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Ocean, waves

Ocean's forms: process, structure, and imagination at sea

Co-presented with the Sydney Environment Institute
This seminar will gather insights from philosophy, marine geoscience, art, and literature to explore how different ways of knowing the sea have informed one another, and how they might inform one another in the future.

Event details

Event type: Panel
Date: Tuesday 8 May 2018
Time: 6 - 7.30pm
Venue: Law School Foyer, Level 2, Sydney Law School (F10), Eastern Avenue
Cost: Free and open to all with online registrations required
Register for this event

Void. Mirror. Sanctuary. Habitat. Drowned Earth. Saltwater country. These represent a tiny fraction of the ideas and images the ocean has been seen to express. Science can explain how waves activate oceanic forms, and how those forms affect lives, sands, reefs, and coastlines.

Through poetry and art, it’s possible to witness how waves and other sea-structures have stimulated imaginations to move beyond the limits of the shore. Truly thinking past terrestrial boundaries requires new connections among ethics, natural science, and creative practice.

The Speakers:

  • Dr Killian Quigley, postdoctoral research fellow at the Sydney Environment Institute. He completed his PhD in English at Vanderbilt University in 2016. He convenes the Reading Environments group at the University of Sydney, and is at work on a poetic and aesthetic history of the ocean entitled Seascape and the Submarine.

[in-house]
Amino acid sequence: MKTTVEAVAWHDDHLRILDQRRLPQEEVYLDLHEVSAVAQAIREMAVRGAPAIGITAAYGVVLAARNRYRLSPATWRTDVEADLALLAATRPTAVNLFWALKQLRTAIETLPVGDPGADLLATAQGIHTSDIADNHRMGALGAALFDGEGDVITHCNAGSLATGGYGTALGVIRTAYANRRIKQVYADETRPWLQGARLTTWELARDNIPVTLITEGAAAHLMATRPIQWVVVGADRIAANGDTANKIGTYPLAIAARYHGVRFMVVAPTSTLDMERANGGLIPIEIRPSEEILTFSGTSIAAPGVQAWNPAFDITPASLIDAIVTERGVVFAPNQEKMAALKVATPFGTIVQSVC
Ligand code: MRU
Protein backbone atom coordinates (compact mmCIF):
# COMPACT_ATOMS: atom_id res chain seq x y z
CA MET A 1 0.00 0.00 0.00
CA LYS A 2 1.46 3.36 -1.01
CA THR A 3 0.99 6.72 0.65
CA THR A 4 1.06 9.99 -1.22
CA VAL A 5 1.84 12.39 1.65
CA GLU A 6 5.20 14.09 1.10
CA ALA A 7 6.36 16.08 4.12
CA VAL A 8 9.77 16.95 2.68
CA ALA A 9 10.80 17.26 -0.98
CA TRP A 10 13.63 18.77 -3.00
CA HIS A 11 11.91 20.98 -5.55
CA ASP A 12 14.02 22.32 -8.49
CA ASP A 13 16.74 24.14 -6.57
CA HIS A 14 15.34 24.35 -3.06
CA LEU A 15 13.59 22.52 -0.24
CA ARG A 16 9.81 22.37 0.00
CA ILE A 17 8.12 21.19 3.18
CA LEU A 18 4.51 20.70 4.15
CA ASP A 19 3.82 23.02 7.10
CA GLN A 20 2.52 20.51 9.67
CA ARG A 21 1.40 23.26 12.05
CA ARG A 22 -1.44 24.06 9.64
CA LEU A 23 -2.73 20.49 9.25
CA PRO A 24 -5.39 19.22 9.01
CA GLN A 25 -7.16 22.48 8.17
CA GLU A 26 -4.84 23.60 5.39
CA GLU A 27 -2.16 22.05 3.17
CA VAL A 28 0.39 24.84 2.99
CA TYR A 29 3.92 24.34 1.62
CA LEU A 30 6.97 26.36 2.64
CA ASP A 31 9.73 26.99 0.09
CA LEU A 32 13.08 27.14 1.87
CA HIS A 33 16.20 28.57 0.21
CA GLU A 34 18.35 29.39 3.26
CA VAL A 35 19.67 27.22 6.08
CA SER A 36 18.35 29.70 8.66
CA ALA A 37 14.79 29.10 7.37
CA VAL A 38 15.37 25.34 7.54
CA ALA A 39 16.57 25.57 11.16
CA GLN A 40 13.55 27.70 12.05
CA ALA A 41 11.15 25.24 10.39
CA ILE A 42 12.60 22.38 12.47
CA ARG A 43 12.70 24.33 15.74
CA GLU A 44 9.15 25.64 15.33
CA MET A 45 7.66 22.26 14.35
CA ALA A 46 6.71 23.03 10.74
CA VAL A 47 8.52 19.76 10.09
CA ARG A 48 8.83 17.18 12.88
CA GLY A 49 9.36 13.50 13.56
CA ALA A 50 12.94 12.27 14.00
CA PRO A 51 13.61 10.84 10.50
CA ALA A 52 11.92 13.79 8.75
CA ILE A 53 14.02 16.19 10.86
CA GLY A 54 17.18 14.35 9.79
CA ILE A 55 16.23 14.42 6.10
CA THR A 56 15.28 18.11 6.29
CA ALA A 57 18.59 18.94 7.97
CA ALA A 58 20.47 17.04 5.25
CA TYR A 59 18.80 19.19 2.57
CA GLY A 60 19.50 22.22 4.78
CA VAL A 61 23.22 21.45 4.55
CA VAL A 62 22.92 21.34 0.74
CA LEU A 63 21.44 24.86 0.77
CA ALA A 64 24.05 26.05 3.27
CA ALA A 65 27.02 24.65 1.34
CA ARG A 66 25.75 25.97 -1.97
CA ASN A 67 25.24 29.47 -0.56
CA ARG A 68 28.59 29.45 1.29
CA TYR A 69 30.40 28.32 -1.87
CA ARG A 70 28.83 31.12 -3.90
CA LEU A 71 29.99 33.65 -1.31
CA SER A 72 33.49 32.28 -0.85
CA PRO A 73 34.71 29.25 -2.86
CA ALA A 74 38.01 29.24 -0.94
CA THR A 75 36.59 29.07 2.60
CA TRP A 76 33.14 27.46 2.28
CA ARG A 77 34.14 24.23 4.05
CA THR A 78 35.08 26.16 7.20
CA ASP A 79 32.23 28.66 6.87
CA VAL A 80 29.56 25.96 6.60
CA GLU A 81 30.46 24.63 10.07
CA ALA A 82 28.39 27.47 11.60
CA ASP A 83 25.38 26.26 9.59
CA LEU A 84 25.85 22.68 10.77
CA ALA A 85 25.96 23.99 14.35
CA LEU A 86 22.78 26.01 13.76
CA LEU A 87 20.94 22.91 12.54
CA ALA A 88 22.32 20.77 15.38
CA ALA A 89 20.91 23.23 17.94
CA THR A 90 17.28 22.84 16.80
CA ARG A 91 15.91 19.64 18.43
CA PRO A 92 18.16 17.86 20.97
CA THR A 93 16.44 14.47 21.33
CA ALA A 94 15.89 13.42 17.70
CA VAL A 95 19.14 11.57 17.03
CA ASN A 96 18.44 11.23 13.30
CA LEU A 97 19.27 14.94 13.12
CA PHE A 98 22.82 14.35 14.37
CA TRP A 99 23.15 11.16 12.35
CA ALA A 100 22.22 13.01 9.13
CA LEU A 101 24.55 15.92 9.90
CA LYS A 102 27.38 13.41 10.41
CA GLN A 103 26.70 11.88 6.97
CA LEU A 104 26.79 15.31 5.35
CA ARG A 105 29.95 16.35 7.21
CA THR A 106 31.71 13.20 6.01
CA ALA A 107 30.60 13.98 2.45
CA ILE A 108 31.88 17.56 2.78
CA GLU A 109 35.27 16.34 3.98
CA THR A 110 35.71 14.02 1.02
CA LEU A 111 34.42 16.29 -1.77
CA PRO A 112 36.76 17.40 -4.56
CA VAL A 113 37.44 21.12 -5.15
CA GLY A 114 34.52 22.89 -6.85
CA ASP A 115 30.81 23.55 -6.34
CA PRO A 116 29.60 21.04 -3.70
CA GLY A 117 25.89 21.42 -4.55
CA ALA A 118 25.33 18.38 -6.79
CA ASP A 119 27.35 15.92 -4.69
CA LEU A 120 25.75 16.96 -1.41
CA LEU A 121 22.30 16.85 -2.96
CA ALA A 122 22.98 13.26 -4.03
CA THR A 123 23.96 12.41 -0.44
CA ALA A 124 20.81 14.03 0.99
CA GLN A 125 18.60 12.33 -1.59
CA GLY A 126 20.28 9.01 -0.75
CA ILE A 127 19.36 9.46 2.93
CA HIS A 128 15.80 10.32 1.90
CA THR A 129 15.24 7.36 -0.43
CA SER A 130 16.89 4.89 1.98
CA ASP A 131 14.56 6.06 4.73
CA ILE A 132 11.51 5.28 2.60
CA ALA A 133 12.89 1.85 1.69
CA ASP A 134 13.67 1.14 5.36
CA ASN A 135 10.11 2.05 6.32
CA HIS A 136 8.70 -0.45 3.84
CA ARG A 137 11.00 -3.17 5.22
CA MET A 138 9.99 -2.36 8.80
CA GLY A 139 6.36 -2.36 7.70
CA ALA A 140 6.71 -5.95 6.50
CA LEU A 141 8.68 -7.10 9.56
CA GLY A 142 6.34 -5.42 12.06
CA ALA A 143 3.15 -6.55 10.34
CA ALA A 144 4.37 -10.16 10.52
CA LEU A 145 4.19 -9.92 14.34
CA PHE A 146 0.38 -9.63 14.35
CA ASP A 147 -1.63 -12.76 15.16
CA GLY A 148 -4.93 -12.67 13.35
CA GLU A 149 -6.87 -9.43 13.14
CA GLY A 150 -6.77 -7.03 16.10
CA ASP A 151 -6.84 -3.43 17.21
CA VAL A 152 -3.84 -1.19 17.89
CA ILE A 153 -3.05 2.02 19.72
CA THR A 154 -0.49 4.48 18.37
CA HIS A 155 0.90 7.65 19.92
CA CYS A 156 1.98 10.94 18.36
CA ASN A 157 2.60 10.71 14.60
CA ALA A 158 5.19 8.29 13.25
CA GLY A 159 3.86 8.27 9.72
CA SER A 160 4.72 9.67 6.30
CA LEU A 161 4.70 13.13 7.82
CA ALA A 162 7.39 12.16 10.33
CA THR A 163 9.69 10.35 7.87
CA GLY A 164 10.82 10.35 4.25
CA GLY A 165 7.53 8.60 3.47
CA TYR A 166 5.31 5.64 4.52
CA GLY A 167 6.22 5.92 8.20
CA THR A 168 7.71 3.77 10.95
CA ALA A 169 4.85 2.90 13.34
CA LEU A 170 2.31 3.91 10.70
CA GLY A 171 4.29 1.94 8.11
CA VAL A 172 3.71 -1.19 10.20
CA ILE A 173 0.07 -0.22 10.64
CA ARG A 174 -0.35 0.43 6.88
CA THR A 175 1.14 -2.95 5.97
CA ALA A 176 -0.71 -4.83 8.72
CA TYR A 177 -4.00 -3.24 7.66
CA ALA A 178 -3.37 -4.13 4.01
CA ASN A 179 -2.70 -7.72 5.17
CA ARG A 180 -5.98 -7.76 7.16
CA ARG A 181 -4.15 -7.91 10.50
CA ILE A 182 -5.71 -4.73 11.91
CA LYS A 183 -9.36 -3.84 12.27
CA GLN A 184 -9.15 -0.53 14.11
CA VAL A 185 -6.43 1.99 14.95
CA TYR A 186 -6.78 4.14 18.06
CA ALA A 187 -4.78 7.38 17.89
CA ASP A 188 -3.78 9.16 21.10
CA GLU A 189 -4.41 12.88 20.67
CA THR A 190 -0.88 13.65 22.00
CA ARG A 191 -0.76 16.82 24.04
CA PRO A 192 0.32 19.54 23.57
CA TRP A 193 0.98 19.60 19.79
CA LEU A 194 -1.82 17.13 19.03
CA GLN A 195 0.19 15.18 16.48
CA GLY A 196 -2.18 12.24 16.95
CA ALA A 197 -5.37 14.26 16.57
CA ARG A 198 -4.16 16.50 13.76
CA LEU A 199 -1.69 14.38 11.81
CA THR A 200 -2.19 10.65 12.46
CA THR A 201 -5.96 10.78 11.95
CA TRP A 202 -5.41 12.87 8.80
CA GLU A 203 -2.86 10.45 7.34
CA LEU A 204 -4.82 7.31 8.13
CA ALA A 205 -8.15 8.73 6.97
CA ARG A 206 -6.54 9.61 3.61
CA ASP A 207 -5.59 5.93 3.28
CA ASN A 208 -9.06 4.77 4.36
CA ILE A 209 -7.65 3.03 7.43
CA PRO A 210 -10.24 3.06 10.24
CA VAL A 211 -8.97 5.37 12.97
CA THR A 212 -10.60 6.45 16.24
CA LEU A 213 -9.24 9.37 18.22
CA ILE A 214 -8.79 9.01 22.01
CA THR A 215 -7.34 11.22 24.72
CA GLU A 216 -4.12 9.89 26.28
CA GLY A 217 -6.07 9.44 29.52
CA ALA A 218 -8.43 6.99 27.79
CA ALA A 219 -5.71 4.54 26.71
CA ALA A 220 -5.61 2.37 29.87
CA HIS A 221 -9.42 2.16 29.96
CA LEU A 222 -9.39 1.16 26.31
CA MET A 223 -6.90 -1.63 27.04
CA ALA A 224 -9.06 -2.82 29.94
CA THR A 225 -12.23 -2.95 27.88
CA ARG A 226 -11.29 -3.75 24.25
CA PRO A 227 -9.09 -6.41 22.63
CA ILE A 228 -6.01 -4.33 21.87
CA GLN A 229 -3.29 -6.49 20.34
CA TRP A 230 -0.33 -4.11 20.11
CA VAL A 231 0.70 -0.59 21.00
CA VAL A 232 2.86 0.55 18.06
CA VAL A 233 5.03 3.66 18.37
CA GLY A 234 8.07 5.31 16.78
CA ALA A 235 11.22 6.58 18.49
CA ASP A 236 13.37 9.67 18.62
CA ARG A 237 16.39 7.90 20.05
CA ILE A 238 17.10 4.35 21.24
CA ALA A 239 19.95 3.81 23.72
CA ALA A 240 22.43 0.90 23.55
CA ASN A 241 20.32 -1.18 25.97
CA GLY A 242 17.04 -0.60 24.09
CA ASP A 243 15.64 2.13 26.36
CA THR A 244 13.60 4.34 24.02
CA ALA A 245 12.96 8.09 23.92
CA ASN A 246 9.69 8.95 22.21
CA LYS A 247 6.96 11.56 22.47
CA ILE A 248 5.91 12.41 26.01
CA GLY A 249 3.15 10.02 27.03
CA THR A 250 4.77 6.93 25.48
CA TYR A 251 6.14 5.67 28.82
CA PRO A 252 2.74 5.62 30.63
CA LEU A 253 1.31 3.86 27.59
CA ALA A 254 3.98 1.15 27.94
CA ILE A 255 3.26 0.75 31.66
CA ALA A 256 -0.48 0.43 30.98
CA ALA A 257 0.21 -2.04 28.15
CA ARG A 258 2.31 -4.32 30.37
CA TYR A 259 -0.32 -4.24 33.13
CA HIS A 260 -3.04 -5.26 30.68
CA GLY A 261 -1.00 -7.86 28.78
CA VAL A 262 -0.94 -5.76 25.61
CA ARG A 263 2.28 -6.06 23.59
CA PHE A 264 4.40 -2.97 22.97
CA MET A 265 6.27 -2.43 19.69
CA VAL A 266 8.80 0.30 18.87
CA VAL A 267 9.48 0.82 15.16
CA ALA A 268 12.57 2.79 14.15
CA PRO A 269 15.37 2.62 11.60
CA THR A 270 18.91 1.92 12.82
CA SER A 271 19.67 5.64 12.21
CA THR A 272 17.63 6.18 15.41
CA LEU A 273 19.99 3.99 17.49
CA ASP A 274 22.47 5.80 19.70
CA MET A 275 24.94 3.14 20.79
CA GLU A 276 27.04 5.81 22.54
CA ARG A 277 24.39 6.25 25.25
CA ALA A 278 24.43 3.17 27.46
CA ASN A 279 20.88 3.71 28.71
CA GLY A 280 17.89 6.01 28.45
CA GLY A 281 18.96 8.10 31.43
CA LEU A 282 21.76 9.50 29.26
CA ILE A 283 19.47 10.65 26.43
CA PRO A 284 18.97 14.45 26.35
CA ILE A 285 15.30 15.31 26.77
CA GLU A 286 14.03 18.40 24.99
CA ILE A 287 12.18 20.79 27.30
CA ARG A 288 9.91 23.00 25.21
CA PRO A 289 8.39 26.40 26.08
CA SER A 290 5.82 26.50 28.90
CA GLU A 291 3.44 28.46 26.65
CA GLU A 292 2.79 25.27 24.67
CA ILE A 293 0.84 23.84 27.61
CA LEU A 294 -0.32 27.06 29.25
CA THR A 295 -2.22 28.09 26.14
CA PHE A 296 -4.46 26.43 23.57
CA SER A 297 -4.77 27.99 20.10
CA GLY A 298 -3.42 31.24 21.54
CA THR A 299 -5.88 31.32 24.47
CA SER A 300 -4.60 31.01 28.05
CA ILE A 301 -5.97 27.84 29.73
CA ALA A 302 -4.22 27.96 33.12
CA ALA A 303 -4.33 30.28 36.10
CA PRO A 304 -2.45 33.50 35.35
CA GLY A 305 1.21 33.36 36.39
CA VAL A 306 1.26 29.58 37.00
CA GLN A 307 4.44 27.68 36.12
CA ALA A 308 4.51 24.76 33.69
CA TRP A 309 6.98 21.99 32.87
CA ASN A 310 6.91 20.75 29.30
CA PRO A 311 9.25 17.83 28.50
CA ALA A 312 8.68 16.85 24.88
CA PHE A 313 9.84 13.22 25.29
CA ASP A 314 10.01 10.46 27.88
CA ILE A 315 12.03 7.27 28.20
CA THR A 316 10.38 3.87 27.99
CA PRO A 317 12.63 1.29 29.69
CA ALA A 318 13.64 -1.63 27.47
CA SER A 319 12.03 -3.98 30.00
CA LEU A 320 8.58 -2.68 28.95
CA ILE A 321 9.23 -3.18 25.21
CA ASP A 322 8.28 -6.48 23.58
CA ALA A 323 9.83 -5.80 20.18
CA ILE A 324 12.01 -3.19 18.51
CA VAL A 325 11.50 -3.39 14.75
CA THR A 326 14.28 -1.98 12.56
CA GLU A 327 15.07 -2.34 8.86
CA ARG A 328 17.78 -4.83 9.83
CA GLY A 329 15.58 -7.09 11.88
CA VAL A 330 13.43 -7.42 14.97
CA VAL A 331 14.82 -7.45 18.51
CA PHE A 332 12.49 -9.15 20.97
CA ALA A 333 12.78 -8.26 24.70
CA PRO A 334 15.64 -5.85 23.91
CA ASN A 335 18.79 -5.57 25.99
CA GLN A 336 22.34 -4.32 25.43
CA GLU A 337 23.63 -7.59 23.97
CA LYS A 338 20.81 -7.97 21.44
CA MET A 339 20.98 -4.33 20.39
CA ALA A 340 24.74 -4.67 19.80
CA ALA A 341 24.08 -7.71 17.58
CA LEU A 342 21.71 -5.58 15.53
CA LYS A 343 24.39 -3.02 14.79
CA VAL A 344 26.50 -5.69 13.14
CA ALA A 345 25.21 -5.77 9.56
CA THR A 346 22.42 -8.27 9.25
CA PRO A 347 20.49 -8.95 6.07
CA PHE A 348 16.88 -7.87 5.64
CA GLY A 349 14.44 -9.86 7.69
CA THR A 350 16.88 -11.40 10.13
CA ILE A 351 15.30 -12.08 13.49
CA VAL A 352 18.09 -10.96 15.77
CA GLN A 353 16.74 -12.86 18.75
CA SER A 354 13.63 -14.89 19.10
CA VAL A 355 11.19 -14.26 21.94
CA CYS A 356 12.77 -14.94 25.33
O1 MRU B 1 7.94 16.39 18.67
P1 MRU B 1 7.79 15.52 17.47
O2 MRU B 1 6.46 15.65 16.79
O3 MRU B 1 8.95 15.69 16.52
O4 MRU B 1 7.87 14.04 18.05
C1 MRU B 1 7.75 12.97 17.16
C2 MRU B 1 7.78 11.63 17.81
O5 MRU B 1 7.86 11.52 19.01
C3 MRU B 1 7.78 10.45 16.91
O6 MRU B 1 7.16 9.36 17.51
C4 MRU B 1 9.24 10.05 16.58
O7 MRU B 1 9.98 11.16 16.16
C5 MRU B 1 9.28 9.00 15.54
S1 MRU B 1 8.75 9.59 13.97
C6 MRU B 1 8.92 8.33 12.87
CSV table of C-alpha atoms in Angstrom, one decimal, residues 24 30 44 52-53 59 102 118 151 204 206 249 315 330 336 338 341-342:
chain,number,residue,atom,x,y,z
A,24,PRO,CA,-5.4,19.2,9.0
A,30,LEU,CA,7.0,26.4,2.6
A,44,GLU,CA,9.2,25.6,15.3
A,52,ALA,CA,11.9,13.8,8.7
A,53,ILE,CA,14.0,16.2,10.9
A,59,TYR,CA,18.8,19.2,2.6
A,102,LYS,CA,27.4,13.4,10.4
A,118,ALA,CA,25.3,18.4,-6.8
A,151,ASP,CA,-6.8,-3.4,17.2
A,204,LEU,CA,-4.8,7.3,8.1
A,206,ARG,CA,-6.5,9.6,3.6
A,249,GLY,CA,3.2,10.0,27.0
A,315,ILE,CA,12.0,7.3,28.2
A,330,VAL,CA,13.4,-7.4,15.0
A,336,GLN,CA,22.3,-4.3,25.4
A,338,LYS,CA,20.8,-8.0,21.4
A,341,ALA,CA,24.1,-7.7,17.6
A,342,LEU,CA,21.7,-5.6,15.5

• Ana Vila Concejo, Associate Professor in the School of Geosciences at the University of Sydney. She is the Deputy Director of One Tree Island Research Station and in 2011 was awarded an ARC Future Fellowship to support coral reefs morphodynamics research and to continue studies into the dynamics of coral sands.
  • Rasmus Grønfeldt Winther, Associate Professor at the University of California, philosopher, scientist, and explorer. He is currently developing a philosophy of the oceans, addressing the interrelating interests of humanity and the environment and how best to move forward as conditions on our planet radically change.
  • Susan Reid (chair), PhD candidate in the School of Philosophical and Historical Inquiry, Department of Gender and Cultural Studies at the University of Sydney, where she is researching ocean justice, relationalities and juridical imaginaries. 

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